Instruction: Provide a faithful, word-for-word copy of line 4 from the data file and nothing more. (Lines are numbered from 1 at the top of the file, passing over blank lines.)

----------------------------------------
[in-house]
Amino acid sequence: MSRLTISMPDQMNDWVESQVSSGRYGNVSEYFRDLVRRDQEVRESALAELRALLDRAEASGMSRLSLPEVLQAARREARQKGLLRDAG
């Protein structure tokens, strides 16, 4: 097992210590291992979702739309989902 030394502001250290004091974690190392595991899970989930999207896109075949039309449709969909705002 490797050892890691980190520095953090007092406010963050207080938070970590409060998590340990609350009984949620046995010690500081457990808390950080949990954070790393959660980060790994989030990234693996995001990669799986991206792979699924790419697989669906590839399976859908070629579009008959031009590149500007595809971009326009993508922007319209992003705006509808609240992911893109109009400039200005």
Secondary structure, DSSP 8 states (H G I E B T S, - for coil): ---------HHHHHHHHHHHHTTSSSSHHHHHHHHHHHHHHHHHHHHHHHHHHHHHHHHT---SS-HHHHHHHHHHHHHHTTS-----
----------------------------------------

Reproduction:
Secondary structure, DSSP 8 states (H G I E B T S, - for coil): ---------HHHHHHHHHHHHTTSSSSHHHHHHHHHHHHHHHHHHHHHHHHHHHHHHHHT---SS-HHHHHHHHHHHHHHTTS-----